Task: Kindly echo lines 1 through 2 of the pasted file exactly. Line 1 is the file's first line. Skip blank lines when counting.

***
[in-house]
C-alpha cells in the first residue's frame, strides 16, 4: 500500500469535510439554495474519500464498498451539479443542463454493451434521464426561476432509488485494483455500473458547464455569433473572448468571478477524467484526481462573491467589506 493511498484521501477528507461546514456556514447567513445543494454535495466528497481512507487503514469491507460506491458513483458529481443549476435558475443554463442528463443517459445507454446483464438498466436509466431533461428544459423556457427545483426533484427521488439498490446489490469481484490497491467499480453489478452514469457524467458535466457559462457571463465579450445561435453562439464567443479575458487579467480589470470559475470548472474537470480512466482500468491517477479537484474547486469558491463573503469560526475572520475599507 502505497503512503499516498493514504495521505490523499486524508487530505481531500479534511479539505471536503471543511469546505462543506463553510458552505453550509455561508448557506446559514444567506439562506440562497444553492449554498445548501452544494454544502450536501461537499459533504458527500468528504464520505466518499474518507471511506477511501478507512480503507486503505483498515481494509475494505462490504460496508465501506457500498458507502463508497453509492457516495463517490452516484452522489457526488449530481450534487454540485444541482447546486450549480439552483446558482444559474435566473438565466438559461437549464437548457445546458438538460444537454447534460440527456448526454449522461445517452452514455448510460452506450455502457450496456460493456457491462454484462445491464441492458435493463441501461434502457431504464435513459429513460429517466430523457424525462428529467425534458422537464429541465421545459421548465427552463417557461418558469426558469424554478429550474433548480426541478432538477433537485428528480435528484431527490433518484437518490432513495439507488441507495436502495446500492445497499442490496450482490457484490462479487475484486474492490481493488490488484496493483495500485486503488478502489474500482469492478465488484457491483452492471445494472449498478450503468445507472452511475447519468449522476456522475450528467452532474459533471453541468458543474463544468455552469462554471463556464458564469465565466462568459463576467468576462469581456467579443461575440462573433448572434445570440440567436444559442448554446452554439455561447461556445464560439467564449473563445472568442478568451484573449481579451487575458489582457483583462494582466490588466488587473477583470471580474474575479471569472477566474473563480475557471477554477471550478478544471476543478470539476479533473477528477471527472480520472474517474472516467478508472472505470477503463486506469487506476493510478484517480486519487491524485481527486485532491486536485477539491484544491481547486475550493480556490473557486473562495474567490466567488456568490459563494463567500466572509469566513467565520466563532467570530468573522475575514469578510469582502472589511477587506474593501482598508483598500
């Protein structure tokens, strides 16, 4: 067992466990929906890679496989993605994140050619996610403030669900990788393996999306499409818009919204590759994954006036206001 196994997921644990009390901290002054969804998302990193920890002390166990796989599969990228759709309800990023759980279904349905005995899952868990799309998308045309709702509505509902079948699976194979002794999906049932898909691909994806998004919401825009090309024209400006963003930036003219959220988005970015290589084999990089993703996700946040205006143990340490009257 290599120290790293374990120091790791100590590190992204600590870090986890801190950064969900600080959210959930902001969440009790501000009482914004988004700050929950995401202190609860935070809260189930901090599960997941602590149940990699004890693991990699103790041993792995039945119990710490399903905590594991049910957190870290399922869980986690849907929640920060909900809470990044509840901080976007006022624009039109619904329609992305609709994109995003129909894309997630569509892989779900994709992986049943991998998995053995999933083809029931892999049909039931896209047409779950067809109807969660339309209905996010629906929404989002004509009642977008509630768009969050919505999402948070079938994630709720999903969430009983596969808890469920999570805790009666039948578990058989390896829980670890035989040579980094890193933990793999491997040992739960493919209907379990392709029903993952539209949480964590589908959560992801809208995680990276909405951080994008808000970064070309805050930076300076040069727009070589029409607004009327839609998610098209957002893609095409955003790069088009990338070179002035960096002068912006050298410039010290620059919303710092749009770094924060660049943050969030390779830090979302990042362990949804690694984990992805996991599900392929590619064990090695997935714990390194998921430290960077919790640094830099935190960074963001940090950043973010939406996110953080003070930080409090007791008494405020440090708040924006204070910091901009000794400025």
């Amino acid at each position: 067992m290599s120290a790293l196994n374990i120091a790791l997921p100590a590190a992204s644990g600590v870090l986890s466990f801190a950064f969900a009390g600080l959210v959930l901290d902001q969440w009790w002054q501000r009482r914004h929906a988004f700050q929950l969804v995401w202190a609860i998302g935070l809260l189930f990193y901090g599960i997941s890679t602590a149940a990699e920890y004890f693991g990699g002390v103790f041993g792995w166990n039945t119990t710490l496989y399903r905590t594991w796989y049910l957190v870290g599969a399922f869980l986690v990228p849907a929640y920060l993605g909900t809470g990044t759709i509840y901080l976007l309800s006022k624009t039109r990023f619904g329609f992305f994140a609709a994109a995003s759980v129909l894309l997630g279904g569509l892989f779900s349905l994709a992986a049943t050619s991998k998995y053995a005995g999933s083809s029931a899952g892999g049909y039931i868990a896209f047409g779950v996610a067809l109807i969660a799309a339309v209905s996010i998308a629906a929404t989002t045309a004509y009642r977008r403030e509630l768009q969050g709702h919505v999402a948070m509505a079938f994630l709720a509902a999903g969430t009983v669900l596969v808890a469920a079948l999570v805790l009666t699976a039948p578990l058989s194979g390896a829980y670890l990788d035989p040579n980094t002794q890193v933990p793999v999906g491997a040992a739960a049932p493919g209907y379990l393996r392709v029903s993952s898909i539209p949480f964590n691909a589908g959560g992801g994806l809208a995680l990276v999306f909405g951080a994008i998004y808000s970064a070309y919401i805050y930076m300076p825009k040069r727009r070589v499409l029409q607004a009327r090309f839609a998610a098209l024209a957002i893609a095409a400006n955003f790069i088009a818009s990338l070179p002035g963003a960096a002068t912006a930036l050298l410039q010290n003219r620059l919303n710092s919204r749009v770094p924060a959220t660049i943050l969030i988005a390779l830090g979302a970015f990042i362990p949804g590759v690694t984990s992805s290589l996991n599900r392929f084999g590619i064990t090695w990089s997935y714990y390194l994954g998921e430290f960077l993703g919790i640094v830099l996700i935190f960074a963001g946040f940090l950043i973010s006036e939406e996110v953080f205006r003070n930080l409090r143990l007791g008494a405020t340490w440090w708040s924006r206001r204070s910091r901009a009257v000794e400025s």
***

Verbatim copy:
[in-house]
C-alpha cells in the first residue's frame, strides 16, 4: 500500500469535510439554495474519500464498498451539479443542463454493451434521464426561476432509488485494483455500473458547464455569433473572448468571478477524467484526481462573491467589506 493511498484521501477528507461546514456556514447567513445543494454535495466528497481512507487503514469491507460506491458513483458529481443549476435558475443554463442528463443517459445507454446483464438498466436509466431533461428544459423556457427545483426533484427521488439498490446489490469481484490497491467499480453489478452514469457524467458535466457559462457571463465579450445561435453562439464567443479575458487579467480589470470559475470548472474537470480512466482500468491517477479537484474547486469558491463573503469560526475572520475599507 502505497503512503499516498493514504495521505490523499486524508487530505481531500479534511479539505471536503471543511469546505462543506463553510458552505453550509455561508448557506446559514444567506439562506440562497444553492449554498445548501452544494454544502450536501461537499459533504458527500468528504464520505466518499474518507471511506477511501478507512480503507486503505483498515481494509475494505462490504460496508465501506457500498458507502463508497453509492457516495463517490452516484452522489457526488449530481450534487454540485444541482447546486450549480439552483446558482444559474435566473438565466438559461437549464437548457445546458438538460444537454447534460440527456448526454449522461445517452452514455448510460452506450455502457450496456460493456457491462454484462445491464441492458435493463441501461434502457431504464435513459429513460429517466430523457424525462428529467425534458422537464429541465421545459421548465427552463417557461418558469426558469424554478429550474433548480426541478432538477433537485428528480435528484431527490433518484437518490432513495439507488441507495436502495446500492445497499442490496450482490457484490462479487475484486474492490481493488490488484496493483495500485486503488478502489474500482469492478465488484457491483452492471445494472449498478450503468445507472452511475447519468449522476456522475450528467452532474459533471453541468458543474463544468455552469462554471463556464458564469465565466462568459463576467468576462469581456467579443461575440462573433448572434445570440440567436444559442448554446452554439455561447461556445464560439467564449473563445472568442478568451484573449481579451487575458489582457483583462494582466490588466488587473477583470471580474474575479471569472477566474473563480475557471477554477471550478478544471476543478470539476479533473477528477471527472480520472474517474472516467478508472472505470477503463486506469487506476493510478484517480486519487491524485481527486485532491486536485477539491484544491481547486475550493480556490473557486473562495474567490466567488456568490459563494463567500466572509469566513467565520466563532467570530468573522475575514469578510469582502472589511477587506474593501482598508483598500